The Congress, by Senate Joint Resolution 336, has designated October 23, 1984, as ``A Time of Remembrance'' for all victims of terrorism throughout the world and has authorized and requested the President to issue a proclamation in observance of this event.

Now, Therefore, I, Ronald Reagan, President of the United States of America, do hereby proclaim October 23, 1984, as a Time of Remembrance for all victims of terrorism throughout the world, and I urge all Americans to take time to reflect on the sacrifices that have been made in the pursuit of peace and freedom.

I further call upon and authorize all departments and agencies of the United States and interested organizations, groups, and individuals to fly United States flags at half-staff on October 23 in the hope that the desire for peace and freedom will take firm root in every person and every nation.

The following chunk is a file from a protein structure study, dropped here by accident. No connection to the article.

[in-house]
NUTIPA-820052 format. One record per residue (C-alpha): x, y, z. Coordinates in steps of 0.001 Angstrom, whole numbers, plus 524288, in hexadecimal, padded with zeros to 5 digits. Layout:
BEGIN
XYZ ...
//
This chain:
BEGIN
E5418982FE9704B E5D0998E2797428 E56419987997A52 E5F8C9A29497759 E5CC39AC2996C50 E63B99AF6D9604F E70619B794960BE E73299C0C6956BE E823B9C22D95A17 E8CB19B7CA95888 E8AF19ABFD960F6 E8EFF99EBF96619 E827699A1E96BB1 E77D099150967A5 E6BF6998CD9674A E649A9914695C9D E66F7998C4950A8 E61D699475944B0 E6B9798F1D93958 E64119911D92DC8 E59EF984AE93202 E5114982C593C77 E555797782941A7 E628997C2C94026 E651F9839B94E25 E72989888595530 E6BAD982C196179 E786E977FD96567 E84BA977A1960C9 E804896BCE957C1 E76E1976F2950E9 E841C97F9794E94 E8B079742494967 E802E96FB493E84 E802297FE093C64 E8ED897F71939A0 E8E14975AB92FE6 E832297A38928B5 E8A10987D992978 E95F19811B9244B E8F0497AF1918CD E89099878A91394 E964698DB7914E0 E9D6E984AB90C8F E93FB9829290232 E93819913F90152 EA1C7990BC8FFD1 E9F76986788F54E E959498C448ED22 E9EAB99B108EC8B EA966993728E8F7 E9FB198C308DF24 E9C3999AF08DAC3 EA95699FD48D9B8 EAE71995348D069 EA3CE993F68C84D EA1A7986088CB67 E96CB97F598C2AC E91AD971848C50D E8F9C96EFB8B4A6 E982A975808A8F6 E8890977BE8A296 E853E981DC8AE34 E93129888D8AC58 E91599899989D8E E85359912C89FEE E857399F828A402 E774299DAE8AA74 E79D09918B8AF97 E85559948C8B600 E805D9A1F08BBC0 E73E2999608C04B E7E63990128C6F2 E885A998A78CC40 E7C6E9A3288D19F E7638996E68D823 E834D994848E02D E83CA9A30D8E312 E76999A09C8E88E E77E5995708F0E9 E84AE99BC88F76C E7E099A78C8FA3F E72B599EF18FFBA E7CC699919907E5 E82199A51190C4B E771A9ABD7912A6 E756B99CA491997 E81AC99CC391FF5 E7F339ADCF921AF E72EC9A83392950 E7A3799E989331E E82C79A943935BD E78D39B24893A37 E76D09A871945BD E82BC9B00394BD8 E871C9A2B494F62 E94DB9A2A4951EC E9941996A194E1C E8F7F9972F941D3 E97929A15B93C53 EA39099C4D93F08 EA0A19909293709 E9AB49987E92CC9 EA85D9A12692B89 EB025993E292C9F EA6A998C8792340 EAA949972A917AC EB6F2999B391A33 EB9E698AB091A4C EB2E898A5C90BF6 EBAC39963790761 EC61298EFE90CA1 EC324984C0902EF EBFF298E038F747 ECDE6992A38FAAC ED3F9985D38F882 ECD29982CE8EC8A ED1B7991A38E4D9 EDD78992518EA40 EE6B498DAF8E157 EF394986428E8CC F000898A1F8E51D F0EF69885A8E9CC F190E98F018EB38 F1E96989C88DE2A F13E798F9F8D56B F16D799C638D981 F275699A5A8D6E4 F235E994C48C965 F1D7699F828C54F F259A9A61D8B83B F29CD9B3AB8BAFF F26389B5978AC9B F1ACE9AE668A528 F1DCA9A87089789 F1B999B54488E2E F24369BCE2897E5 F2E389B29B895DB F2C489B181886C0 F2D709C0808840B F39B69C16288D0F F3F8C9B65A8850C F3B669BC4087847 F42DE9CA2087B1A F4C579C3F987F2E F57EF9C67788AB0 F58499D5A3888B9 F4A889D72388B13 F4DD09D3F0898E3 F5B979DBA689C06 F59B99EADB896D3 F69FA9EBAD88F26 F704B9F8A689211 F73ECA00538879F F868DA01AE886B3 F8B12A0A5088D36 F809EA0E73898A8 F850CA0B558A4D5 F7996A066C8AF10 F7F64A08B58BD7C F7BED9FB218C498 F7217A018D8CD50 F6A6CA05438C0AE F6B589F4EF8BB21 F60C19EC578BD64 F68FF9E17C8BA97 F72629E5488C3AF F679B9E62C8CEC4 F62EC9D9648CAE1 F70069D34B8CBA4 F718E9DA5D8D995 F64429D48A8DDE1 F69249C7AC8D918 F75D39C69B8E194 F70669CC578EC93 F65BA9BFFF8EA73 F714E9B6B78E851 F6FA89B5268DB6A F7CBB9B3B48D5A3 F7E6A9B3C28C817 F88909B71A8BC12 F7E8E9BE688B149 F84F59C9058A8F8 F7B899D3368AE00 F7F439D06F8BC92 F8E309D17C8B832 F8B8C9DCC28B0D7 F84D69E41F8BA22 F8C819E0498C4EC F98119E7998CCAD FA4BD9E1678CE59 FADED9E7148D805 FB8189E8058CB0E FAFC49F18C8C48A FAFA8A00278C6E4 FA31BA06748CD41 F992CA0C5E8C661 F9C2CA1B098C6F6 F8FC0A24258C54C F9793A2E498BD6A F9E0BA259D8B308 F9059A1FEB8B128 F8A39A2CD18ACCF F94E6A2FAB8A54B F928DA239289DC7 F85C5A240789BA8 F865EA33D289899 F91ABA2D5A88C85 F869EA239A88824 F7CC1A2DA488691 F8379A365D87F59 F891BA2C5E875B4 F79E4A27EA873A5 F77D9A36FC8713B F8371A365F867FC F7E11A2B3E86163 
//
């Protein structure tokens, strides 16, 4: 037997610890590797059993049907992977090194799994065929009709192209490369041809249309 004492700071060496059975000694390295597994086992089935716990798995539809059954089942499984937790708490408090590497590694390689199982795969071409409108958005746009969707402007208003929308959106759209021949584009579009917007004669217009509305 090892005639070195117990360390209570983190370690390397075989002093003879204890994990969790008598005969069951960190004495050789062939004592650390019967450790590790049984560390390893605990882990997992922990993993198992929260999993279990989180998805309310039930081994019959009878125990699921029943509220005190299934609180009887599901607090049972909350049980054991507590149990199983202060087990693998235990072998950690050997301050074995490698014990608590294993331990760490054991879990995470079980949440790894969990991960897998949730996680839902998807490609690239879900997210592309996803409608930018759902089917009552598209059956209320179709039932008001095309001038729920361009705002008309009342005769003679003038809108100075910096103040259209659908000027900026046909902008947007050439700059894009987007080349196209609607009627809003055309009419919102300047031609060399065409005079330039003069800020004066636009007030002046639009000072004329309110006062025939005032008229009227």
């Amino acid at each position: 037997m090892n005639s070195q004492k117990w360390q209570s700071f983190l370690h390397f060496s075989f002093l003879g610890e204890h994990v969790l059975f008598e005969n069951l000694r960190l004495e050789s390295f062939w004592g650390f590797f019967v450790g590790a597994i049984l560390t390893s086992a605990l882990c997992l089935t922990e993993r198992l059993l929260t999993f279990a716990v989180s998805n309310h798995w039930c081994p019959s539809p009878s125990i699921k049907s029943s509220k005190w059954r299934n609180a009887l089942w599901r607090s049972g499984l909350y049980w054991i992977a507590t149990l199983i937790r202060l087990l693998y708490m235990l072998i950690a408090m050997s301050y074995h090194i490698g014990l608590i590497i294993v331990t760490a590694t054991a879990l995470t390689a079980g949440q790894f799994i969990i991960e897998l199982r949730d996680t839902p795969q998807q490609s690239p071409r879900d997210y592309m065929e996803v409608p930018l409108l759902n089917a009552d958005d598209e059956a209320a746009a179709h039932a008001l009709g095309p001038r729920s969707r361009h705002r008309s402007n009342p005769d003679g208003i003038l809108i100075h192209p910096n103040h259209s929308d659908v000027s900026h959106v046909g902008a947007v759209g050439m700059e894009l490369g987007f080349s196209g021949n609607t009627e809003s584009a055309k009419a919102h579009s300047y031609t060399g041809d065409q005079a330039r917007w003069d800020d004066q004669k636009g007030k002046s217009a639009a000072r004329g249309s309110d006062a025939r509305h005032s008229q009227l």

In Witness Whereof, I have hereunto set my hand this nineteenth day of October, in the year of our Lord nineteen hundred and eighty-four, and of the Independence of the United States of America the two hundred and ninth.

Ronald Reagan

[Filed with the Office of the Federal Register, 2:32 p.m., October 19, 1984]

Proclamation 5267 -- United Nations Day, 1984

October 19, 1984

By the President of the United States

of America

A Proclamation